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Mayor Emanuel resists pressure to regulate ride-sharing fares

During an unrelated event Wednesday Mayor Rahm Emanuel insisted Wednesday he “hit right balance” between ride-sharing taxicabs resisting mounting pressure

During an unrelated event Wednesday, Mayor Rahm Emanuel insisted Wednesday he “hit the right balance” between ride-sharing and taxicabs, resisting mounting pressure to level the playing field by regulating ride-sharing fares. | Fran Spielman~Sun-Times

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Updated: February 26, 2014 5:59PM

Mayor Rahm Emanuel insisted Wednesday that he “hit the right balance” between ride-sharing and taxicabs, resisting mounting pressure to level the playing field by regulating ride-sharing fares.

“This is a promising industry. . . . I want to make sure it’s under some regulatory oversight so the ride is secure, safe and comfortable when you get in the car and you know that,” the mayor said when asked about it at an unrelated news conference on the South Side.

“We think we hit the right balance between the taxi industry and this new ridership. The City Council will ask some questions. But we think we now have the right type of city ordinance to move the entire industry forward.”

Earlier this week, the City Council held a 4.5-hour hearing on the fierce competition between ride-sharing vehicles and taxis that brought high-powered lobbyists out of the shadows.

Representing the taxi industry was former Mayor Richard M. Daley’s Corporation Counsel Mara Georges, who argued that UberX, Lyft and SideCar allow drivers who are not licensed by the city to offer rides in personal vehicles that are neither inspected nor insured.

They’re also allowed to impose “surge pricing” whenever they determine there’s high demand and cherry-pick prime areas, without serving Chicago neighborhoods, she said.

“This is like paying someone to pick you up while you’re hitch-hiking,” she said.

When the hearing ended, Finance Committee Chairman Edward Burke argued that a “middle ground” between the rival factions must include regulating ride-sharing fares — just as the city regulates cab fares.

“If they’re not regulated in price, should taxicabs be regulated in price? Should they be permitted to charge a surge?” Burke said.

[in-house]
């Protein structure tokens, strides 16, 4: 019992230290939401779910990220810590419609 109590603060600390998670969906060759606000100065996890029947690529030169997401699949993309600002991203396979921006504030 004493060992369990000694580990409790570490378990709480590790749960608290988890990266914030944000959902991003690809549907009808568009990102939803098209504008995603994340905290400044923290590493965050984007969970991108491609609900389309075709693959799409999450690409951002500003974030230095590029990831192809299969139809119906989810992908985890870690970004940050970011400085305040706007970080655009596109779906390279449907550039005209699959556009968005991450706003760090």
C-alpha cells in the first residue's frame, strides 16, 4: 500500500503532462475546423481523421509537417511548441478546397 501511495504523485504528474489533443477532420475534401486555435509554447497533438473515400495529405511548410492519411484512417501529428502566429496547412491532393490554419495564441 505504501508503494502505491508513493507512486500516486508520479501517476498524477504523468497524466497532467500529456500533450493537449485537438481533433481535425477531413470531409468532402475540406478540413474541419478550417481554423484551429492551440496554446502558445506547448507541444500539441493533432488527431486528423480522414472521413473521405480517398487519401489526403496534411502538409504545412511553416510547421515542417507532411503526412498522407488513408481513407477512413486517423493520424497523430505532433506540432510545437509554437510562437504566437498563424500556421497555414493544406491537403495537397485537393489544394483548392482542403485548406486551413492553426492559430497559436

“Should taxicabs be required to have only four-year-old cars if the Ubers can have a pick-up truck, a convertible or a Model T? . . . Somebody might suggest that, just like the airlines are now charging a fee for bags, that maybe taxicab drivers ought to be able to charge for luggage. But, it’s clear this is not as simple as it appears to be at first blush.”

Emanuel wants to license ride-sharing companies and require them to obtain insurance. He wants them to train and administer drug tests to their drivers, conduct regular criminal background checks and make certain that their vehicles pass an annual, 21-point inspection. He also wants to prohibit them from picking up passengers at Chicago airports and riders who hail them from the street,

But, the mayor steered clear of regulating ride-sharing fares for fear of snuffing out a burgeoning industry on the cutting edge of technology that gives Chicagoans more transportation options.

Instead, he wants to allow drivers and passengers to negotiate the fare “based on distance travelled, time elapsed during service, a flat pre-arranged fare or suggested donation.”

Fares would have to be displayed on the company’s website, app or digital platform. Unlike cab drivers, they would be prohibited from using a combination of time elapsed and distance traveled to calculate fares.

The mayor has argued that the fact that both sides are complaining about his ordinance is evidence that he got it just right.

“I remind you that when I first got here, it had been two decades [since] anybody did anything with the taxi industry. We made the necessary reforms to give people the certainty that the ride would be clean comfortable and safe. We did what was necessary. Now, this is the next step in making sure the entire transportation system” moves forward, he said.

Cabbies have argued that Emanuel’s 2012 reforms raised the lease rates drivers pay — by as much as 31 percent for the most fuel-efficient vehicles — while they walked away virtually empty-handed.

The mayor’s only concession to drivers who have waited nine years for a fare hike was to make the $1 fuel surcharge permanent and to fold it into the cost of entering a cab, known as the “flag pull.”

Earlier this week, a cabbies group reiterated the argument it made in a federal lawsuit against the city two years ago: Chicago has imposed so many regulations on the taxicab industry, cabdrivers are essentially city employees who must be paid the state’s $8.25-an-hour minimum wage. But, they’re now working 12-hour-days, seven-days-a-week for half that amount.


Twitter: @fspielman

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